In leadership workshops, we create a list of important leadership qualities. For frontline employees, there are two crucial qualities for great leaders. Consistently being fair is the first quality. Favoritism is one of the things that destroys the morale of a team. Even the appearance of favoritism can mess with the dynamics of a group. Being fair beyond anyone’s doubt can be a challenge, especially if some of our employees are friends.
As leaders, we might need to create a little bit of distance from friends with whom we work. If we supervise friends, we must tell them that we cannot talk about situations at work or any of the other people on our team. Our friends cannot enjoy access to us and our opinions about work that the rest of the team does not get. We must treat everyone in the same way.
It’s also important for us to let the people we supervise know that we have established boundaries with our friends. Our employees will think the worst if we don’t bring it up, so we need to go ahead and discuss the agreement that we have made with our friends. It’s crucial that everyone on the team feels confident that when we are chatting with our friends, we aren’t talking about the other people on the team or what’s going on at work.
The second quality that is important to frontline employees is the ability to listen. One of the things that employees complain about most often is when leaders don’t stop what they are doing and listen. Basically, we want to listen for understanding. Our personal needs are to be listened to, understood, and respected. A lot of times people don’t care if we agree with them in the end; they do care that we took the time to listen and understand their point of view.
It is important to take the time to fully understand other people’s perspectives. However, listening for understanding does not mean that we have to agree with a person’s perspective or take his or her suggestions. We want to maintain a mindset that says, “There is a possibility that I might agree with you or that I might incorporate your perspective.” However, there is no obligation to agree at the end of the conversation. We can say upfront, “You know, I haven’t made up my mind, and I may or may not do this the way you’d like for me to, but I do want to understand your point of view.”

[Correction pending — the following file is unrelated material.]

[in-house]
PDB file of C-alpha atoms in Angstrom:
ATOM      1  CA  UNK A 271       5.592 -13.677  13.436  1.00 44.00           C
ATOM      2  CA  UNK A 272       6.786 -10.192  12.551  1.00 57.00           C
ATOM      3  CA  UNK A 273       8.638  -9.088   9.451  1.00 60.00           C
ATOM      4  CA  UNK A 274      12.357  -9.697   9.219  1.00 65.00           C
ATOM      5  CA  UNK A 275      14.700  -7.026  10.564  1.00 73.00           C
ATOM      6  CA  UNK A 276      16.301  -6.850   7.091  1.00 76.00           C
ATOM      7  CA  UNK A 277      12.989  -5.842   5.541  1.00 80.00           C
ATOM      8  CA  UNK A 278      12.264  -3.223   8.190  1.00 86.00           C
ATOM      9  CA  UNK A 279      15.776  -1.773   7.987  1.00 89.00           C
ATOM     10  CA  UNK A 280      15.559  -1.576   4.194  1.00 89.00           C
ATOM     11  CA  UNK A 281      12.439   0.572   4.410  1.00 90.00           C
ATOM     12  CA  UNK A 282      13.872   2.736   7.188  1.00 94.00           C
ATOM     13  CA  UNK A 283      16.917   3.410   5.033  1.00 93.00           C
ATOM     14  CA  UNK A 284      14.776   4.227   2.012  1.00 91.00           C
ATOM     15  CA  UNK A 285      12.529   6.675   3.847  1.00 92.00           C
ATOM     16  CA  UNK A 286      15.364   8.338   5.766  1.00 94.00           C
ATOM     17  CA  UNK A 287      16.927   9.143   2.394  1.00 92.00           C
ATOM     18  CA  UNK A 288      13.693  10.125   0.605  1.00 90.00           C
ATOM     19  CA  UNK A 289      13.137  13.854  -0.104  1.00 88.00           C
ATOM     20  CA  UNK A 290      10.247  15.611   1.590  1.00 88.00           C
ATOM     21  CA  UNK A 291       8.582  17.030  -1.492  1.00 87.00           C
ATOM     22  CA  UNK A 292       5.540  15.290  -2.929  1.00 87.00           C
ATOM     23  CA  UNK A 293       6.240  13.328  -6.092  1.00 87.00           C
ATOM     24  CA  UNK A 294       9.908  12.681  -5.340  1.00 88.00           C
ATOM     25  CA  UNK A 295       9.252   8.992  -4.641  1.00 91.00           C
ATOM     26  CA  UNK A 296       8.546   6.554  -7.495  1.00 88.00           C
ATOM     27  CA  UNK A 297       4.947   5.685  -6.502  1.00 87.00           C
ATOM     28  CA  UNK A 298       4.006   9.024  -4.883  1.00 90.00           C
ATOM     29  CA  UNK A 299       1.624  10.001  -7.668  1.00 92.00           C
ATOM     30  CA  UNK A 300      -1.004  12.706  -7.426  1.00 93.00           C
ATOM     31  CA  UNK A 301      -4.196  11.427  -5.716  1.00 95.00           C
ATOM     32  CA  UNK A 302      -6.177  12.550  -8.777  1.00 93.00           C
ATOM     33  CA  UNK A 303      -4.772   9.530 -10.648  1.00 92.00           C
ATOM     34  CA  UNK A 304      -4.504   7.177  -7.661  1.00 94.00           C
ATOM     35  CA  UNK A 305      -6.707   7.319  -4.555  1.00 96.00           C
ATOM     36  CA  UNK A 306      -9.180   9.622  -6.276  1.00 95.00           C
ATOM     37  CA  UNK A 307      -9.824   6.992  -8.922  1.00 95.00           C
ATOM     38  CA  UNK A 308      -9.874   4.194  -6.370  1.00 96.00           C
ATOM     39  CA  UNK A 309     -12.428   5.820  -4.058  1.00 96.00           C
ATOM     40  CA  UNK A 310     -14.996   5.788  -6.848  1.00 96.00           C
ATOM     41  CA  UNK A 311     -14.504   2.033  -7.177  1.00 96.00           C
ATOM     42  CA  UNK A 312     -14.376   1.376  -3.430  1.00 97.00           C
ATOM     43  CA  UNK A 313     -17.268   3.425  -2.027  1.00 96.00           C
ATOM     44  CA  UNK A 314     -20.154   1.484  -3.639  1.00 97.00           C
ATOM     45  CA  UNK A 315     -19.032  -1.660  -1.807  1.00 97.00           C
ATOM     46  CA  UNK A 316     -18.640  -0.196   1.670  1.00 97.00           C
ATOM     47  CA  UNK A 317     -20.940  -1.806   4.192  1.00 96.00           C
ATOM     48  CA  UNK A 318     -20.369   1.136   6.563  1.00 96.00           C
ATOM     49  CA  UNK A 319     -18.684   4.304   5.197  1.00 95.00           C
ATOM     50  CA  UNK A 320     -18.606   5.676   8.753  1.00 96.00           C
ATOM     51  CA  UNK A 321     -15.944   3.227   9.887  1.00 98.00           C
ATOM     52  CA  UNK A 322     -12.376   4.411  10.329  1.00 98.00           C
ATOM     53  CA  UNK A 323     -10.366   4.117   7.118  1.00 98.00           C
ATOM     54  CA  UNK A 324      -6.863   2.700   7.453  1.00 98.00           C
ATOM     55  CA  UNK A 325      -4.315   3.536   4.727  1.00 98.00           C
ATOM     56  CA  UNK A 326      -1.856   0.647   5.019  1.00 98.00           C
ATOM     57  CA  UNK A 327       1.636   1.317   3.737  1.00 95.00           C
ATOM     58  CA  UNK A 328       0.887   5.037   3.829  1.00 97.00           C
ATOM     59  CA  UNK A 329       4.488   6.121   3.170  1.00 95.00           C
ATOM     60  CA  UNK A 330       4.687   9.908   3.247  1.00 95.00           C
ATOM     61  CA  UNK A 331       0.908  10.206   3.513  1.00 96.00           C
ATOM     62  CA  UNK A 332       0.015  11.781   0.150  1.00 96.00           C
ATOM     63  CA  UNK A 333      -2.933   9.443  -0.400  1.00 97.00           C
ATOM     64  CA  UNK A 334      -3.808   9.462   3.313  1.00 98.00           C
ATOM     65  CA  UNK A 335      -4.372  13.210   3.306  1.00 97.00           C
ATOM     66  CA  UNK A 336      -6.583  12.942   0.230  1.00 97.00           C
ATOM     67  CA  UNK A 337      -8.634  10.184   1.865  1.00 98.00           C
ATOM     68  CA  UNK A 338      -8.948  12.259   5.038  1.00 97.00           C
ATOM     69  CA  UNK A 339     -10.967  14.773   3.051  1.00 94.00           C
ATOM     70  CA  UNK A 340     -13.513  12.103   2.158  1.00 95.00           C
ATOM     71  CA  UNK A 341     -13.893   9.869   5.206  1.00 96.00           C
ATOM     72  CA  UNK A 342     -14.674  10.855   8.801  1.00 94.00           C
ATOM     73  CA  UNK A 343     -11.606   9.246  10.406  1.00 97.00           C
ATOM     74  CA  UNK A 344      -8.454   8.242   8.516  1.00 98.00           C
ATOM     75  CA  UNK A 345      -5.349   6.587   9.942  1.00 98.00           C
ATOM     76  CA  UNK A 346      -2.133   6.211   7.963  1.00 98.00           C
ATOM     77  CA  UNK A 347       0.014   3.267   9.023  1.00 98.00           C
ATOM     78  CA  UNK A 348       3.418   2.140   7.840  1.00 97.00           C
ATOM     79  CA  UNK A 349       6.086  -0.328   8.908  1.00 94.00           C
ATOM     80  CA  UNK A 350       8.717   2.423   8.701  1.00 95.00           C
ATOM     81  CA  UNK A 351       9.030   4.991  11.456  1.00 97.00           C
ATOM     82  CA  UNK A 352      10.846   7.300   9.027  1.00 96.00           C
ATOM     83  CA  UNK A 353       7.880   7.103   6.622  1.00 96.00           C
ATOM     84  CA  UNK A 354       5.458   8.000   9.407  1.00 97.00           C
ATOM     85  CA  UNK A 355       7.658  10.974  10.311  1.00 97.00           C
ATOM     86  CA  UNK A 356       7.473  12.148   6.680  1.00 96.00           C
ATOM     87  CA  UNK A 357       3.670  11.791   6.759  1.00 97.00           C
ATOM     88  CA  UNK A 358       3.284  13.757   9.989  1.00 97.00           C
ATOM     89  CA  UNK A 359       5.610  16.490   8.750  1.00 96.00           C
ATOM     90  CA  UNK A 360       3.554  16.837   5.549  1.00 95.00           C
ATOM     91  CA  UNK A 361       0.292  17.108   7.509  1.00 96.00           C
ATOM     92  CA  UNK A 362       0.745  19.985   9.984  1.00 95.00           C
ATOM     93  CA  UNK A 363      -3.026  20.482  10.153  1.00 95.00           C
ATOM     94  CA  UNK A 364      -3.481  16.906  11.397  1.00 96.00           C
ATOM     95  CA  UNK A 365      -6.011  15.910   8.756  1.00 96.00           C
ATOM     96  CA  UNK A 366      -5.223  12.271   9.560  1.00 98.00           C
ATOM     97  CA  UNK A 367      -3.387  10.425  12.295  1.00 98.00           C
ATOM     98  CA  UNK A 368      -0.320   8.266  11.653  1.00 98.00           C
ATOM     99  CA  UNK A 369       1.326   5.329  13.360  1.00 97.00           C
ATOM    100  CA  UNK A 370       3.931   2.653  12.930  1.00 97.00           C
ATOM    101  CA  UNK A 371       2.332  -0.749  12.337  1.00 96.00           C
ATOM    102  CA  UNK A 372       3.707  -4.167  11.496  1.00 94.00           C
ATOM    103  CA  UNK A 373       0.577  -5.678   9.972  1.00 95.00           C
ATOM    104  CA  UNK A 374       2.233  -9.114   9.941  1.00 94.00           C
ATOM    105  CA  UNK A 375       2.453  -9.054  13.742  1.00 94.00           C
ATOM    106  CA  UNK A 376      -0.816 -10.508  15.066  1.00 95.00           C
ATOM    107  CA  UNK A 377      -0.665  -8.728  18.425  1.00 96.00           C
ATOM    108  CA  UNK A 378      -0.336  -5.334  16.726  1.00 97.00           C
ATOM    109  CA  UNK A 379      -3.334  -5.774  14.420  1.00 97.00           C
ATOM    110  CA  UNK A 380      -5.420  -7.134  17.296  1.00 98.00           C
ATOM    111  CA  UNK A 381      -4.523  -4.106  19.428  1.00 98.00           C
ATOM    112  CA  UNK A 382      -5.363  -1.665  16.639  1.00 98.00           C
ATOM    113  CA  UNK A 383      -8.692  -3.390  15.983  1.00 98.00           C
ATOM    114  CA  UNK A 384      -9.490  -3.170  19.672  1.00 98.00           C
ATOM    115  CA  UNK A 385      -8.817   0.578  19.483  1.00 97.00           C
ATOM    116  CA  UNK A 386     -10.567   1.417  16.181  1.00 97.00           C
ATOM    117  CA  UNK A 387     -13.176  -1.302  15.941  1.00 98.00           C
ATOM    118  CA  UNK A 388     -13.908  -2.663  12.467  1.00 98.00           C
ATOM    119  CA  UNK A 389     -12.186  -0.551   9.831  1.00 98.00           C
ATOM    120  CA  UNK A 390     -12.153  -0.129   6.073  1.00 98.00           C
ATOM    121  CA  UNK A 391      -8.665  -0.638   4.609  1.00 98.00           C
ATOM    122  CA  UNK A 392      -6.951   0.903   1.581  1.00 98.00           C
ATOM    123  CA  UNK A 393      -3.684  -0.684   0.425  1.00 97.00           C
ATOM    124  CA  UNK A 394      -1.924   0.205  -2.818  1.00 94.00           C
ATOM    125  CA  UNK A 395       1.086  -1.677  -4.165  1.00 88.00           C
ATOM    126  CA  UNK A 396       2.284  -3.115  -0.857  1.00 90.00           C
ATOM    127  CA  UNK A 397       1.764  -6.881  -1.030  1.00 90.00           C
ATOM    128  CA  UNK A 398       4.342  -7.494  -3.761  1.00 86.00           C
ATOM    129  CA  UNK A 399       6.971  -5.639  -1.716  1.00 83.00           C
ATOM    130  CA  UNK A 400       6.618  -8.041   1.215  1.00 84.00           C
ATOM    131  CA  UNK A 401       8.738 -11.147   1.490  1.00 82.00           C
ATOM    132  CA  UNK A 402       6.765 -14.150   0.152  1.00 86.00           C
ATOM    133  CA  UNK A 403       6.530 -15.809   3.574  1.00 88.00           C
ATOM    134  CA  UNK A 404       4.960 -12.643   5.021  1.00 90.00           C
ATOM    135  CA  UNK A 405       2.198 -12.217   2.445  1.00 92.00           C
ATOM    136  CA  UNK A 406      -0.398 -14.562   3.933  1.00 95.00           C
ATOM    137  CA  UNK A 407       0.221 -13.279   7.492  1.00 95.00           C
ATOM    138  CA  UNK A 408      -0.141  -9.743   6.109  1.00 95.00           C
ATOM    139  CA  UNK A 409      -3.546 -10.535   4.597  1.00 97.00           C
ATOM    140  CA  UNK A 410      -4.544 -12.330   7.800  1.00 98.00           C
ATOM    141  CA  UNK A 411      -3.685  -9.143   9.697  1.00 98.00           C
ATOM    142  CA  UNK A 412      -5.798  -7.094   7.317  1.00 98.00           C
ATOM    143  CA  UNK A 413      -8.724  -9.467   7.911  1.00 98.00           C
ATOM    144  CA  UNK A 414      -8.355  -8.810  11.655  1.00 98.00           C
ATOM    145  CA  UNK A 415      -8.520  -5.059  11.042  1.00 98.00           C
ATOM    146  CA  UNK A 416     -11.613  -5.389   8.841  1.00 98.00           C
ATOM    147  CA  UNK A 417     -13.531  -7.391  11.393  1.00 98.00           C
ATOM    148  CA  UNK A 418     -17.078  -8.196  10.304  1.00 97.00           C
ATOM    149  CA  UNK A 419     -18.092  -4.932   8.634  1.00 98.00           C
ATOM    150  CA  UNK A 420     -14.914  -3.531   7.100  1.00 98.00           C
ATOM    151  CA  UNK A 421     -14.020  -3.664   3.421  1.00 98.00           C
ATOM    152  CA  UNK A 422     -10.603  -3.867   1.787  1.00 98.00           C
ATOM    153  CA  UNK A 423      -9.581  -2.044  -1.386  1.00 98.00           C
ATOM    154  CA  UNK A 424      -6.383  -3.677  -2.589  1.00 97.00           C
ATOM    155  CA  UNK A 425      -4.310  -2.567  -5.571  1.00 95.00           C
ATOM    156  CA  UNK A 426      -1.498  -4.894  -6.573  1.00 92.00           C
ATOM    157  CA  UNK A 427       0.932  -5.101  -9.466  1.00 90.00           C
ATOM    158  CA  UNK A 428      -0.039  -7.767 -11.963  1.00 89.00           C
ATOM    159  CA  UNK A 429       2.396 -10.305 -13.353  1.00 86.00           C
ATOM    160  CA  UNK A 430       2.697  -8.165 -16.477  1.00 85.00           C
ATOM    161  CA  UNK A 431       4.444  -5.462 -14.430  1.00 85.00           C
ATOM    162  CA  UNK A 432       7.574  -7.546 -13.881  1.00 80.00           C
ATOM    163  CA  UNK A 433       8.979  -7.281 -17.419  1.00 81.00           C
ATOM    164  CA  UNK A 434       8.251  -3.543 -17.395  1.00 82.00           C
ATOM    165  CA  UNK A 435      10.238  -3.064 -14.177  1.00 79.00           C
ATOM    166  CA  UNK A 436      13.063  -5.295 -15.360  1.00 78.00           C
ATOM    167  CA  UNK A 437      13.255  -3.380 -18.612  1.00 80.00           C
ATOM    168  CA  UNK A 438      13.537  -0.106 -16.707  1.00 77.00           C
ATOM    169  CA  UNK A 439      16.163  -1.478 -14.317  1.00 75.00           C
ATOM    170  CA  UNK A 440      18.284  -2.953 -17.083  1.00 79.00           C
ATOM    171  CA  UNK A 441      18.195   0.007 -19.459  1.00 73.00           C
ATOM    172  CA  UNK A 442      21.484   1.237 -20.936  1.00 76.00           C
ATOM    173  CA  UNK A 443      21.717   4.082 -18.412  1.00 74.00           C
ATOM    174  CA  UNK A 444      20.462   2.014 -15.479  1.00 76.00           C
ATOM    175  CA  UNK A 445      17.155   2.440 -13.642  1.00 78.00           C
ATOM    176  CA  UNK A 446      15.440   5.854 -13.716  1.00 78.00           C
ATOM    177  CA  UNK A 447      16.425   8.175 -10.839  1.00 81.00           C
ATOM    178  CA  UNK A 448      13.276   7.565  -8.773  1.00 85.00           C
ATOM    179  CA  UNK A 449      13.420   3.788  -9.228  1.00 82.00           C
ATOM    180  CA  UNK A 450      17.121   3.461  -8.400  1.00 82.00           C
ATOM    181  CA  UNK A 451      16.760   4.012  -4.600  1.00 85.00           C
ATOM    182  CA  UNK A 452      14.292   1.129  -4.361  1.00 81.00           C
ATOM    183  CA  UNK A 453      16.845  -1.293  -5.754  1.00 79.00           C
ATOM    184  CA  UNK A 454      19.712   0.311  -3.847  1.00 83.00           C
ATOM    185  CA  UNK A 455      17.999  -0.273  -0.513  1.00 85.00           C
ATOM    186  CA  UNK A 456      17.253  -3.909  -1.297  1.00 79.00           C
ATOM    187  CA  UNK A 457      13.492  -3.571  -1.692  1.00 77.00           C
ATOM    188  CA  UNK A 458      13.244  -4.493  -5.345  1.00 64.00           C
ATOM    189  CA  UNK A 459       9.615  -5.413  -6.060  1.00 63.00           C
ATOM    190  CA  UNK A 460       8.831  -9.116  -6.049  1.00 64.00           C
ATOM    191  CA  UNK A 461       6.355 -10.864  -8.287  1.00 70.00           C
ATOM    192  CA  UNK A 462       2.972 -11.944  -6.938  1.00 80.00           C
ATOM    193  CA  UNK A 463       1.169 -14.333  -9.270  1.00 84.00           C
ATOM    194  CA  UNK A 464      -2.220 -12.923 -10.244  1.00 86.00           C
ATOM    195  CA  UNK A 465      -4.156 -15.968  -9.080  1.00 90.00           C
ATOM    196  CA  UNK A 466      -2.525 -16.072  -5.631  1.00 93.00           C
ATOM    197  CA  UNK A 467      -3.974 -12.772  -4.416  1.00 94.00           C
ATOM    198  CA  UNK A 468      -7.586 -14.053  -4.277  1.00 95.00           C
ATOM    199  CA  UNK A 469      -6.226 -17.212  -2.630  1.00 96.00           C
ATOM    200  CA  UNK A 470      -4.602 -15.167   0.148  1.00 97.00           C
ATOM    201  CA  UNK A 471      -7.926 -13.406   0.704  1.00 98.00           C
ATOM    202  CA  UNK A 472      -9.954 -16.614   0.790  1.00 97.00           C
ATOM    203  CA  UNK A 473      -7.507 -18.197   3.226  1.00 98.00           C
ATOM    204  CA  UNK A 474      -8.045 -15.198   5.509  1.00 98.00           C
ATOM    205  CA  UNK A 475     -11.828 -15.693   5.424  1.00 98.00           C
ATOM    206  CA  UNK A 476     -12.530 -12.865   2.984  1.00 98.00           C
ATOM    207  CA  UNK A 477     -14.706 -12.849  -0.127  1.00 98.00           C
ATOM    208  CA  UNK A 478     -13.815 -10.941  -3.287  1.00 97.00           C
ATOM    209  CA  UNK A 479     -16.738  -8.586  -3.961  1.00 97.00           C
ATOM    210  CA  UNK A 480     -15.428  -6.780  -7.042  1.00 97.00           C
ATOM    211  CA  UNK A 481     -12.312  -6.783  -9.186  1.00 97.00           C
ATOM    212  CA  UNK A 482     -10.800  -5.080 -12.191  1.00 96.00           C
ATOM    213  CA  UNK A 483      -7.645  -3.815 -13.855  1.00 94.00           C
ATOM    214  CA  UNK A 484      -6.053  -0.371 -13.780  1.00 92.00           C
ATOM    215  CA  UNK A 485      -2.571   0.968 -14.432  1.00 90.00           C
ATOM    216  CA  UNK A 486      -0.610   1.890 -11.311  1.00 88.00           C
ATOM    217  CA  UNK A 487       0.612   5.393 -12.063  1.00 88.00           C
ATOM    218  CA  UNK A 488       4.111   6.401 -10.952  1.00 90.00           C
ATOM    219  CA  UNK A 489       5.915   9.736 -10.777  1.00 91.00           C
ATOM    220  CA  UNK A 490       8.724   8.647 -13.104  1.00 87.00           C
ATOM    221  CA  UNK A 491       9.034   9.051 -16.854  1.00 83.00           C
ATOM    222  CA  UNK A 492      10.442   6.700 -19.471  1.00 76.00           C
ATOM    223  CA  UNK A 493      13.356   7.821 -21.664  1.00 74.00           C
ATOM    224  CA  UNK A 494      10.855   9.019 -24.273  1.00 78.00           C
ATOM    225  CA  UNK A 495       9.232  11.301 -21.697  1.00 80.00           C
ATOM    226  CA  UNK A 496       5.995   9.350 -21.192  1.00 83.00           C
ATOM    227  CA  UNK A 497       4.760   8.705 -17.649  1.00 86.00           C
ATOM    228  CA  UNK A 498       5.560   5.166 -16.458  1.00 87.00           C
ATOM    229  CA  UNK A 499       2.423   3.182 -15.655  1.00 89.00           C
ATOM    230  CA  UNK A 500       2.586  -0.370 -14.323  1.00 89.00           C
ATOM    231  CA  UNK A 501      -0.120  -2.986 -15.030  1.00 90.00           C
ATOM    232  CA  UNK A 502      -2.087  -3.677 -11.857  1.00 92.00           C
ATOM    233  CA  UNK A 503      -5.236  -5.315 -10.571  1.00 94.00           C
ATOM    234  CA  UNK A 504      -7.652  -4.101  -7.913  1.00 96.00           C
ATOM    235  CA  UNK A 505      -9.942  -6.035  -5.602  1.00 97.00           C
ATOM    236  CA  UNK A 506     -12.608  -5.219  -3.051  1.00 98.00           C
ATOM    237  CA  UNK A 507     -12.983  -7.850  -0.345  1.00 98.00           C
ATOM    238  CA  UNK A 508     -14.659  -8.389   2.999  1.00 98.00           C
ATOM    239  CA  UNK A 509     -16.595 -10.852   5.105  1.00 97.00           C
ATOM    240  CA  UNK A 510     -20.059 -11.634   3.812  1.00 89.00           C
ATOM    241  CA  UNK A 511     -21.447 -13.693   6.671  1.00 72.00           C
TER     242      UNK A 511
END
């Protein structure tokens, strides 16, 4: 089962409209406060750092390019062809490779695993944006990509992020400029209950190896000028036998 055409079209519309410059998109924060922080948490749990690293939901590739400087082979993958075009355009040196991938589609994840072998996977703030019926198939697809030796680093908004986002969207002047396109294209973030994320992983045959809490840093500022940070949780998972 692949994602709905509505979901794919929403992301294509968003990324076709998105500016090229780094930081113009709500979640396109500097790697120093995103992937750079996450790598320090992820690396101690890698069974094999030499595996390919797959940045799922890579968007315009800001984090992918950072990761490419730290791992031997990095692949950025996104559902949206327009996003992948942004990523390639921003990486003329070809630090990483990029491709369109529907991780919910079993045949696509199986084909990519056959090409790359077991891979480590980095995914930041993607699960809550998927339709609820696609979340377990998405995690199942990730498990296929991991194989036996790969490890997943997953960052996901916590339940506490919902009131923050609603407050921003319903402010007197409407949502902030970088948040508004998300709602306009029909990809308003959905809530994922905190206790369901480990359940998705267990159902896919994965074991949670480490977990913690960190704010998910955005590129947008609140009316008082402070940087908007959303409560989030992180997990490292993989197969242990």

The next important leadership quality is kindness. Leaders often push back at the idea that kindness matters. They say, “I don’t have to be kind. I’m not their best friend!” We don’t have to be someone’s friend to be kind to them. Being kind also doesn’t make us a pushover. We still need to set clear expectations and be sure that everyone is living up to those expectations. However, we want to maintain a positive relationship, so we act with kindness. We don’t yell or belittle. We help them succeed in a positive way.
The next quality is integrity. Integrity is a bit of a catch-all because integrity is walking the talk, being a role model, and acting consistently with honesty, kindness, and fairness. Integrity is also about being trustworthy and reliable.
The little extra dash of spice in integrity is your own personality. As leaders, we get to be us. Everyone’s style is a little different. It’s not that one is better than the other. It’s that we are each acting according to our own strengths and our own personalities.
The last quality is consistency. It is important that we have a positive and caring attitude, listen, act fairly, be kind, and act with integrity all the time. Great leaders are consistent, dependable, and reliable.
Honestly, none of us are going to be reliable and consistent all the time, but we need to manage to do it most of the time. Our employees need to know that we aren’t going to yell at them when they come to us with a problem. They need to feel confident that we are going to be calm and reliable. We’re going to ask questions and figure out how to fix the situation. We want our employees to feel that we are a stable, reliable force who is going to help them. Until employees feel confident that their leaders are reliable and consistent, they are going to be tentative and watchful—maybe even subversive or dishonest in order to avoid an unpleasant confrontation.
Of course, the list could continue. In workshops, we sometimes come up with 20 qualities of exceptional leaders, but the ones we’ve just discussed are a good place to start.
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